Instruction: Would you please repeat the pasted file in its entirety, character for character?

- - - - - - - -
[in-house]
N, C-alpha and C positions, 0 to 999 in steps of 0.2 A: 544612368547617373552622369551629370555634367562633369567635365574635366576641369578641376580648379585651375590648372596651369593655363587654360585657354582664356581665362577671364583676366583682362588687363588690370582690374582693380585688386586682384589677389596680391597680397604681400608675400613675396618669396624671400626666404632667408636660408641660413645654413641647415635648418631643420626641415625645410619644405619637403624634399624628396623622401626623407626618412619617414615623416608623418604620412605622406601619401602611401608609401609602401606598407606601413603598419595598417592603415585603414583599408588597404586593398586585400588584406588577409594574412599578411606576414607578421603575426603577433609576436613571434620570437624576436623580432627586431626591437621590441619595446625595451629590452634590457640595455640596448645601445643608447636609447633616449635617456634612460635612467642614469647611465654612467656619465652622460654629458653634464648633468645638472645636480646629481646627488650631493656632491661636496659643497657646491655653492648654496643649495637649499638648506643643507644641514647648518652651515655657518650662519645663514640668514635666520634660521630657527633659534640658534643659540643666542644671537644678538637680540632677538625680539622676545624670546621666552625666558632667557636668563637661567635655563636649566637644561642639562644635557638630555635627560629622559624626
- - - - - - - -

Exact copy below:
[in-house]
N, C-alpha and C positions, 0 to 999 in steps of 0.2 A: 544612368547617373552622369551629370555634367562633369567635365574635366576641369578641376580648379585651375590648372596651369593655363587654360585657354582664356581665362577671364583676366583682362588687363588690370582690374582693380585688386586682384589677389596680391597680397604681400608675400613675396618669396624671400626666404632667408636660408641660413645654413641647415635648418631643420626641415625645410619644405619637403624634399624628396623622401626623407626618412619617414615623416608623418604620412605622406601619401602611401608609401609602401606598407606601413603598419595598417592603415585603414583599408588597404586593398586585400588584406588577409594574412599578411606576414607578421603575426603577433609576436613571434620570437624576436623580432627586431626591437621590441619595446625595451629590452634590457640595455640596448645601445643608447636609447633616449635617456634612460635612467642614469647611465654612467656619465652622460654629458653634464648633468645638472645636480646629481646627488650631493656632491661636496659643497657646491655653492648654496643649495637649499638648506643643507644641514647648518652651515655657518650662519645663514640668514635666520634660521630657527633659534640658534643659540643666542644671537644678538637680540632677538625680539622676545624670546621666552625666558632667557636668563637661567635655563636649566637644561642639562644635557638630555635627560629622559624626